I think some of what happened revolves around the concept of bring 'British' and Europe's perceived threat to 'Britishness'. It does not matter that there was not and never has been a threat to it. In England to be 'British' and 'English' is the same thing. In Scotland and in Wales that is not the case, being 'Welsh' and 'British' does not necessarily mean exactly the same thing. I believe that a significant percentage of the leave voters in Wales are quite content to be both 'British' and 'Welsh’. 

I am very much reminded of something Gwyn Alf Williams wrote in his book When Was Wales? about the Welsh people being the first of the British and probably the last of them too [ “This history of the Welsh may close then with the intriguing thought that the Welsh, First of the British, look like being the Last.”].  As far the Europe of the possible and Wales’s place in it, we may politically be back to a near 1979 moment, save this time we have (or almost have) a Welsh Parliament (as flawed as it may be) to act as a shield and to give us a voice within the UK. 

In Wales some voters chose to buy into the Leave campaigns message which via a fractious and often vicious campaign that was tainted with more than a measure of racism and palpable deceit (the old adage about a simple repeated lie worked a treat). There was demographic split in the vote based on age - whether or not the referendum was used to give the elite a poke in the eye and to give vent to frustrations that have long built up is now largely irrelevant - we are where we are and there is no going back. 

Analysis of the vote may not be easy, the focus on immigration may well mask a far deeper disillusion. Some of the Leave vote may be about a rejection of the more socially destructive side effects of globalisation and despite the highly visible infrastructure investment people feel that little has been done for them or their communities.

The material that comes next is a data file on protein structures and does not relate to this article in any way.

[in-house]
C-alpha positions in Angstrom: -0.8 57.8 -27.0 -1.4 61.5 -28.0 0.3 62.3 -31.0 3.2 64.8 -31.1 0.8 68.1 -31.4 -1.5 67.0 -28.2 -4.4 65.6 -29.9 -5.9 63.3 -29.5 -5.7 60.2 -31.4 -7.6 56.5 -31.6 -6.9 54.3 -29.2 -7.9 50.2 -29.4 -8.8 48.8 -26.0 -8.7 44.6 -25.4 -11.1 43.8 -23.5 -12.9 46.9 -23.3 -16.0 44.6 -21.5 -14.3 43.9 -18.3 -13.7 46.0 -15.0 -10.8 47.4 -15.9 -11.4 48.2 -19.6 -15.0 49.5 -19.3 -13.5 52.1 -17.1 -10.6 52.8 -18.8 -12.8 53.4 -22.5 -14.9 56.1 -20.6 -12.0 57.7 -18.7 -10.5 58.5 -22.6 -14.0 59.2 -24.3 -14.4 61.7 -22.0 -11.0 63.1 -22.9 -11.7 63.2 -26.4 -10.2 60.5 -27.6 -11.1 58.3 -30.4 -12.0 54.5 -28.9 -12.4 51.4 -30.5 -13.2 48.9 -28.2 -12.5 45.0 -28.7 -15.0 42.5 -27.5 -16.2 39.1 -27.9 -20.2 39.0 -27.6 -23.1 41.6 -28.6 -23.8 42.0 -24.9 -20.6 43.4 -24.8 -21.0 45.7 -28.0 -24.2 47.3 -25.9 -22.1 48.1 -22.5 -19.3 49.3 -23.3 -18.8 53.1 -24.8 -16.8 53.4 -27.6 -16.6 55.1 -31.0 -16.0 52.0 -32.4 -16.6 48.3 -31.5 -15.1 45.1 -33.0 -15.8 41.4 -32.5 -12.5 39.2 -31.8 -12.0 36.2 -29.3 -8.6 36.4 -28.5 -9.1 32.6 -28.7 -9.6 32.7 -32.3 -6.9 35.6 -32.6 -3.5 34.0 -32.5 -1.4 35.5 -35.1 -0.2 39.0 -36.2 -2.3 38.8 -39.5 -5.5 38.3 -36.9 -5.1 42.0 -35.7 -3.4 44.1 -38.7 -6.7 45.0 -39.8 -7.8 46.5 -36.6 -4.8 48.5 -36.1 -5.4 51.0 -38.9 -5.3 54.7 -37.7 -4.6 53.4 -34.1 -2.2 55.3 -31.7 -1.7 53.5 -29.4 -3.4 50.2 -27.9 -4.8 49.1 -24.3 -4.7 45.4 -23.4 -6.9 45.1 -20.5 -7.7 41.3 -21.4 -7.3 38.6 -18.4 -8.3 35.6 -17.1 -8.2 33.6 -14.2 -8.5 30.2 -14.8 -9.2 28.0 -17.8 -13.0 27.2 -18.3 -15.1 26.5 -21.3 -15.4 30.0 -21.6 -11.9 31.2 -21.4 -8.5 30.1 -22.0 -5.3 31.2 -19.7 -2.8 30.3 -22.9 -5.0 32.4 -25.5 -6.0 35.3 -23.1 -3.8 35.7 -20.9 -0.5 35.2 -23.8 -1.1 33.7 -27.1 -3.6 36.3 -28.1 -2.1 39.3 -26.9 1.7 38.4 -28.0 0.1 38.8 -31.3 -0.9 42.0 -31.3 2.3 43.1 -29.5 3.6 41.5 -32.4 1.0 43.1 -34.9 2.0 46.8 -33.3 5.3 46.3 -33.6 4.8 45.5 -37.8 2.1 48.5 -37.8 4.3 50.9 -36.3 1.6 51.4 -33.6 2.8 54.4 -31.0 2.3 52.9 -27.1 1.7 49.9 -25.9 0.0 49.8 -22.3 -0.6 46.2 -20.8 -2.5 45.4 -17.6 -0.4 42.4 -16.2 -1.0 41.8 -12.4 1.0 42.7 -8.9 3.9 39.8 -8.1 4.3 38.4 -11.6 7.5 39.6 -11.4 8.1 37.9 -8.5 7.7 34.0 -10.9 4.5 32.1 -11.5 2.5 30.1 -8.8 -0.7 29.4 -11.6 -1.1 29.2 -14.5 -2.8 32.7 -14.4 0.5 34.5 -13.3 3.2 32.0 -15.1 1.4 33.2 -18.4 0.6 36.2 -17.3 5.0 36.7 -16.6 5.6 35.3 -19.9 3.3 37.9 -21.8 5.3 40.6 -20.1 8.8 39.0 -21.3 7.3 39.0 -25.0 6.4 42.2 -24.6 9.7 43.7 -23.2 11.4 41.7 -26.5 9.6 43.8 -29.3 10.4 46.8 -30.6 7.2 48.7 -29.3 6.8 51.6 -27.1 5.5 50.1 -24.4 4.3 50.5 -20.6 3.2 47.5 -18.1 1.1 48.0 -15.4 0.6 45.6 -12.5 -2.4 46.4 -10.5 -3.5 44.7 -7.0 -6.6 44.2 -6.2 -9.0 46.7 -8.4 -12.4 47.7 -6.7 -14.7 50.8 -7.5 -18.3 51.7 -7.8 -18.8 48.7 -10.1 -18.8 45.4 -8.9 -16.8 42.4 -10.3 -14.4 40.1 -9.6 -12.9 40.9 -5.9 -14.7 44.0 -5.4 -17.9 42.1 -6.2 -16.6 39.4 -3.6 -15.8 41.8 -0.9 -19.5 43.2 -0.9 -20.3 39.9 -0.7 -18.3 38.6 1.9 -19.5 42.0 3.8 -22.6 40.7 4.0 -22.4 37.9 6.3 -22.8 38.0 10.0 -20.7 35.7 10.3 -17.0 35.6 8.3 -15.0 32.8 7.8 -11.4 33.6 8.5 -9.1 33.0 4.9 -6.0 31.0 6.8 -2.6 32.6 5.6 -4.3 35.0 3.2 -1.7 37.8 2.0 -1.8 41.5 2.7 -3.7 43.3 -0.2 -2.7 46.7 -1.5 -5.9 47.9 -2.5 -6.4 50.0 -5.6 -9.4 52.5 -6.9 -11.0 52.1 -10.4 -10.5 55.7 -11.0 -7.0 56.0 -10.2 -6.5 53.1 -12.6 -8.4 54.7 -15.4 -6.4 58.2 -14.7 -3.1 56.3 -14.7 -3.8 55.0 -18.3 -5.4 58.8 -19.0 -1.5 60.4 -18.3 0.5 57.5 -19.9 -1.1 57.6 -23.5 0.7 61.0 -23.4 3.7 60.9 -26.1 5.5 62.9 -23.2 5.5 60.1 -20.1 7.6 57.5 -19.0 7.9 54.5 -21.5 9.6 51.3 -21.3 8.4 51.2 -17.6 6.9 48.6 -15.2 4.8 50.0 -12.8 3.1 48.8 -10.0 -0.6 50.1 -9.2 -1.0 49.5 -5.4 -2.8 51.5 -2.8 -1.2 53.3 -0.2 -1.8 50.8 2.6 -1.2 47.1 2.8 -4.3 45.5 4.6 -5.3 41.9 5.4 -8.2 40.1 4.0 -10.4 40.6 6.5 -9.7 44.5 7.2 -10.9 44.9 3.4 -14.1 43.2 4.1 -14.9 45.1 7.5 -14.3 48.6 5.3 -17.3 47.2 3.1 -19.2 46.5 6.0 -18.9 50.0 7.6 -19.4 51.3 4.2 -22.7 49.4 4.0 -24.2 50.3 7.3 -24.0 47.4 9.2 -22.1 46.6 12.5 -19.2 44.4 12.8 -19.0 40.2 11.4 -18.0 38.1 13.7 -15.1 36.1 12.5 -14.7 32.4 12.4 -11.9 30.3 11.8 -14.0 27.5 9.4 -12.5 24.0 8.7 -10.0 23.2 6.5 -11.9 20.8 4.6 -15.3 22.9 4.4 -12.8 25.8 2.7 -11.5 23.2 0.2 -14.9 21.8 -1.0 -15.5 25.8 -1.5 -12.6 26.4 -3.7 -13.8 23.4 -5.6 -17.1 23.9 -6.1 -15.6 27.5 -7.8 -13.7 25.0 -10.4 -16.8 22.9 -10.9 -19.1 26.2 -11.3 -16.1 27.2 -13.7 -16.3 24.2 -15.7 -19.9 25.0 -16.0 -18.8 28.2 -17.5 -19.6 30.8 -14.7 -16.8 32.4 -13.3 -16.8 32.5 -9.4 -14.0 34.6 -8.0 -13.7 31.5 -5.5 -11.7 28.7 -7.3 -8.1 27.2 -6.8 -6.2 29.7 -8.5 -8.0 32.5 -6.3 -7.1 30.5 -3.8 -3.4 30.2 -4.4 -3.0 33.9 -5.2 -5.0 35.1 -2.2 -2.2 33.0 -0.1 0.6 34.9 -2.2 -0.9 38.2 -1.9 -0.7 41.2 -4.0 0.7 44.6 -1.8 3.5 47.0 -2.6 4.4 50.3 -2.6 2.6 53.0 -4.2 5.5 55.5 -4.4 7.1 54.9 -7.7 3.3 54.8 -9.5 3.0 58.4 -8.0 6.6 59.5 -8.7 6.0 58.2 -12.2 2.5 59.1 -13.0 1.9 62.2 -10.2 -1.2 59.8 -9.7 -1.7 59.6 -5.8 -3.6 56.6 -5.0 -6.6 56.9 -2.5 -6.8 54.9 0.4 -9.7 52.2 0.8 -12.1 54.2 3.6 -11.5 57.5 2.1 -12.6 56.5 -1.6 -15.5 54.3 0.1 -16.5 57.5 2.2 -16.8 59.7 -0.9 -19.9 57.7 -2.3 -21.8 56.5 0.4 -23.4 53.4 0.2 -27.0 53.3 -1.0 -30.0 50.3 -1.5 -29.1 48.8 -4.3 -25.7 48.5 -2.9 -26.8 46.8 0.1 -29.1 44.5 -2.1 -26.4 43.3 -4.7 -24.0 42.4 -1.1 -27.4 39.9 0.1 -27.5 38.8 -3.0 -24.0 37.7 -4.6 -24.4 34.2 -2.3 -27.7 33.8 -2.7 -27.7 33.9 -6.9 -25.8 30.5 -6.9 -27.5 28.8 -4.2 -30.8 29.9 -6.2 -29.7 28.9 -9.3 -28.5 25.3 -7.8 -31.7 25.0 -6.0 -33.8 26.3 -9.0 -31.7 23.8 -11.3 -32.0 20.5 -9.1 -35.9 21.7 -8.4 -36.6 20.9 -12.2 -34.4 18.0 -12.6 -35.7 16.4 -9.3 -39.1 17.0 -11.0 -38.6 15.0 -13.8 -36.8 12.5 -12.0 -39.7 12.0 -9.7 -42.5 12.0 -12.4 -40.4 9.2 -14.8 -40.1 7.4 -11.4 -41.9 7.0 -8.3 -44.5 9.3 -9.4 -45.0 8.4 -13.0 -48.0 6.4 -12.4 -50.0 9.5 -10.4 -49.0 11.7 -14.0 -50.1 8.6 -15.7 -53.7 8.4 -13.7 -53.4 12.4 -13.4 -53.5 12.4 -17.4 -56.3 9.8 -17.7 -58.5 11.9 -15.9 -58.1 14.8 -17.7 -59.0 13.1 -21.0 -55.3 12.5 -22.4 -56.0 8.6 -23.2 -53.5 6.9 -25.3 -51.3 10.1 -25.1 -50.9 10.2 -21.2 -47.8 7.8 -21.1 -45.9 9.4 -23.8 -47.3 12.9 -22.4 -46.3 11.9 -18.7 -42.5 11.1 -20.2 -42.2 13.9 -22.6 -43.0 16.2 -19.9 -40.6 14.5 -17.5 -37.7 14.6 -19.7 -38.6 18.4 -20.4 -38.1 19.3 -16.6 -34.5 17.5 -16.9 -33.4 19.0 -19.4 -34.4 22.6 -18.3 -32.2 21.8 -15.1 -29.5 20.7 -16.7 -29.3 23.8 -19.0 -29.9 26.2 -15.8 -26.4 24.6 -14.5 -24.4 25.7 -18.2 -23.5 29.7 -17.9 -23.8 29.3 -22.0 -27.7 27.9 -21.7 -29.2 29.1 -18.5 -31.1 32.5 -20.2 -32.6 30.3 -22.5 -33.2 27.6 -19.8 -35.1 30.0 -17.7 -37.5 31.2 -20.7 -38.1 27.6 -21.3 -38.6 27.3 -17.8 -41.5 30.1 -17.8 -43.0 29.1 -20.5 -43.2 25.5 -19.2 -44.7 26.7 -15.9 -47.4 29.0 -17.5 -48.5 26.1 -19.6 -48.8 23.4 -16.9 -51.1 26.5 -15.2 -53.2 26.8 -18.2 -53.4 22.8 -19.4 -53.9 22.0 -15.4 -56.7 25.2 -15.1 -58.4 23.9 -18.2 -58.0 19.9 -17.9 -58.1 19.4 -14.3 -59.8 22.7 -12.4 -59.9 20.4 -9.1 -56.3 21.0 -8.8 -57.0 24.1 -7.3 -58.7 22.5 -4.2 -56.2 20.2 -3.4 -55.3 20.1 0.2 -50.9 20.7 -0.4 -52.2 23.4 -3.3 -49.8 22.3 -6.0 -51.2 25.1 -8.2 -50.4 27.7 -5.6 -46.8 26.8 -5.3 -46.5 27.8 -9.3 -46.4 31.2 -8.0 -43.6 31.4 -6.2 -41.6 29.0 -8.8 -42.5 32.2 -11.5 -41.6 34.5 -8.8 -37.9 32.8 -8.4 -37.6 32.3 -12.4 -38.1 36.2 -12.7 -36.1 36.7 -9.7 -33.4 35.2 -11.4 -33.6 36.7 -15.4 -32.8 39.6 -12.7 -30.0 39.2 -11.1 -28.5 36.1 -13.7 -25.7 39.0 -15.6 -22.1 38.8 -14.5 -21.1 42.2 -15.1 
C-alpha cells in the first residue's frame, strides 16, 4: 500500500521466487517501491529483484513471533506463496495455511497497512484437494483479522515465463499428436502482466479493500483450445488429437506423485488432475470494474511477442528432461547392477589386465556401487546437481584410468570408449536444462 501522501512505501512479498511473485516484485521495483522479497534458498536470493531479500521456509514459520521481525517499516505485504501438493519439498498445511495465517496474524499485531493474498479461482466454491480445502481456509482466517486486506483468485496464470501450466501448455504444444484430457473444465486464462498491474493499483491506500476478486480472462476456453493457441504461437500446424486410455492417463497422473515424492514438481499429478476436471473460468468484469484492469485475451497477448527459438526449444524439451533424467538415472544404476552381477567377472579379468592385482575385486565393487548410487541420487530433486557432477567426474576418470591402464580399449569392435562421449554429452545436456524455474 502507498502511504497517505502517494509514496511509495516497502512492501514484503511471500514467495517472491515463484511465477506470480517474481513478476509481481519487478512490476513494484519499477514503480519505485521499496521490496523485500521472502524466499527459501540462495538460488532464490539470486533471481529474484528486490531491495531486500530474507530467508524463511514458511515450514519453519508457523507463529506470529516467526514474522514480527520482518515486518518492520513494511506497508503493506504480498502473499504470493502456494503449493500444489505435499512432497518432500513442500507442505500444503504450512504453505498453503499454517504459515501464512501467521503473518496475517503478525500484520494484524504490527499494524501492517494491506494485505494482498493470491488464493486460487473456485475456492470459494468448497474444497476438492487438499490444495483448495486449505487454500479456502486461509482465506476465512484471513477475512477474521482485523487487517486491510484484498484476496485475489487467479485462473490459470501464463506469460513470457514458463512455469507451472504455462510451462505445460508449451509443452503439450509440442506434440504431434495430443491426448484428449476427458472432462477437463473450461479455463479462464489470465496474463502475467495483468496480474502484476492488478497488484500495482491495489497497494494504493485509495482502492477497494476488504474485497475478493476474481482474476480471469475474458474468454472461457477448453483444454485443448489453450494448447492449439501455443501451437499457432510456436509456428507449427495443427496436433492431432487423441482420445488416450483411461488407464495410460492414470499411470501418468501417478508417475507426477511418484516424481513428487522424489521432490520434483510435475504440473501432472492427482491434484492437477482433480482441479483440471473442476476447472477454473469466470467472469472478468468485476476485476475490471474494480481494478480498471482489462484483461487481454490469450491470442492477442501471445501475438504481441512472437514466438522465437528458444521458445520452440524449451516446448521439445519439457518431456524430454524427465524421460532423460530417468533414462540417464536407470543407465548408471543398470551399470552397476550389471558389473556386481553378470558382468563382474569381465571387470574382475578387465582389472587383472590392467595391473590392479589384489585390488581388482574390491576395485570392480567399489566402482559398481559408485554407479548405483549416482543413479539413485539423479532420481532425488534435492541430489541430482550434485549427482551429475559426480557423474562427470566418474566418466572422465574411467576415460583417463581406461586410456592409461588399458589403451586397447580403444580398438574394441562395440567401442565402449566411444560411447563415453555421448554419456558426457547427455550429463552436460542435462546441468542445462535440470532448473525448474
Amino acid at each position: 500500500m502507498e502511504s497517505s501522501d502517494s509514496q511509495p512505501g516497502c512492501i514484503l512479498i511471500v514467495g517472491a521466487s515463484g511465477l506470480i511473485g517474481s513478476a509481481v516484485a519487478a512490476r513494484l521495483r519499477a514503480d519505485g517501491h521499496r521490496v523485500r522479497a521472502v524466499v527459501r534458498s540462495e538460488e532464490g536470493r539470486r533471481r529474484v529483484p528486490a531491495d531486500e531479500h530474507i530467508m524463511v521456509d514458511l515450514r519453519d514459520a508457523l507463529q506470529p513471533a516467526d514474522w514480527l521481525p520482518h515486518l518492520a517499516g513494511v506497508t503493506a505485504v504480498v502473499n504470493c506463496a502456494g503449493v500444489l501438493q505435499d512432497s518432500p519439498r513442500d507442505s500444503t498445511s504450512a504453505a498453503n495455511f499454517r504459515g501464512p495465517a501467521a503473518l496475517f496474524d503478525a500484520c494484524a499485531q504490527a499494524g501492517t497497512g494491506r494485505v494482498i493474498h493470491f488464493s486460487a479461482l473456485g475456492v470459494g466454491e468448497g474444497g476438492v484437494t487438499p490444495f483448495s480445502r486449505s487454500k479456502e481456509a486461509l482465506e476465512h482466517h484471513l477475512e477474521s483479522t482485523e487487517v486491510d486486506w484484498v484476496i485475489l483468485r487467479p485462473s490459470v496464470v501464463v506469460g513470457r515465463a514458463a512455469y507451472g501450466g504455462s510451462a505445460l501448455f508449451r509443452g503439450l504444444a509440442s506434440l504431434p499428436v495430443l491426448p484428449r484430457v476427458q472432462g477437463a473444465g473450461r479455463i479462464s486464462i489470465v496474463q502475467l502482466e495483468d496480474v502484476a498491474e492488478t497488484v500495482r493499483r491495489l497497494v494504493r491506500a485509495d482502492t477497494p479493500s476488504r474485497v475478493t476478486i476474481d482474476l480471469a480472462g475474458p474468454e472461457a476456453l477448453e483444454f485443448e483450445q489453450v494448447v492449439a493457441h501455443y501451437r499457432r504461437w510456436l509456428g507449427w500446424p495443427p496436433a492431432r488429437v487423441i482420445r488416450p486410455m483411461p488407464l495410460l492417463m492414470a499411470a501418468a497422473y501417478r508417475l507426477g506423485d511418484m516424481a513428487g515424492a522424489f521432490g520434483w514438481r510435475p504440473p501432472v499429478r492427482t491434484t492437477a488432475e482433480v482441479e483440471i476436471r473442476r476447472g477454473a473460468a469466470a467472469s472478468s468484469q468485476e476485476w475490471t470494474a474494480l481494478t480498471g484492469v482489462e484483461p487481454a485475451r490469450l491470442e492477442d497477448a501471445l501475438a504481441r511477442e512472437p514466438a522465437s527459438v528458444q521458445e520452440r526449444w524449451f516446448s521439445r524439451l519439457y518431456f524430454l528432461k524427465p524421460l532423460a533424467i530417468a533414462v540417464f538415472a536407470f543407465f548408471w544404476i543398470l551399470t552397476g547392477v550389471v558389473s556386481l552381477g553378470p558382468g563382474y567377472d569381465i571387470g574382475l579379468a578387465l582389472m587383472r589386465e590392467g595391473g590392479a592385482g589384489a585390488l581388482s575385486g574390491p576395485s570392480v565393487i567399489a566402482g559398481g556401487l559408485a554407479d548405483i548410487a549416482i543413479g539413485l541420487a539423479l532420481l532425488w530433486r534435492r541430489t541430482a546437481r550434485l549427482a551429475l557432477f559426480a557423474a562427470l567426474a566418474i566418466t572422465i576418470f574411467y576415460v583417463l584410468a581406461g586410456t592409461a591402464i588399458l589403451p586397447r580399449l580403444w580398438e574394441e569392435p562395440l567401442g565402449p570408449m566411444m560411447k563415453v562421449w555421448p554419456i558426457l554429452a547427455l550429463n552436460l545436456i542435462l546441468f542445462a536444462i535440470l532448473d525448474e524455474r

Some of the communities that voted 'Leave' have suffered from the impact of years of generationally destructive economic policies. Other communities that have a similar history of economic neglect and have also suffered from the effects of years of destructive economic policies voted 'Remain'. Ironically almost all of these communities that chose 'Leave' were also significant recipients of EU regional development aid.

Some things cannot be ignored - it is very likely that Wales will suffer significantly when the EU funding get runs out. Westminster will never invest in Wales to the same degree as the EU did. If Westminster had looked after Welsh economic and social interests then Wales would never have been eligible for EU regional aid in the first place and it would never have been needed. 

Wales at Westminster has become electorally and politically irrelevant in recent years. Our country will become even more irrelevant at Westminster when the number of Welsh MP's drops from 40 to 29 when the new parliamentary boundaries are implemented before the next Westminster general election. 

The UK is now effectively on its way out of the EU - Wales in its current state of political existence, will have within a few years no relationship with the EU save for a trading, geographical, cultural and sporting one. Within the national movement in Wales we need to work out what comes next, certainly our soon to be parliament will gain more powers (just exactly how Boris views the Wales Bill is an unknown) and a degree of control over taxation and energy - but what will future Welsh governments do with them? 

As for our national project, Europe is pretty much off the radar, if not gone for the foreseeable future. This means that we need to map a new path to achieving our national objectives and our national ambitions for this nation, rather than redefining them and to take the people with us, or we are going no where.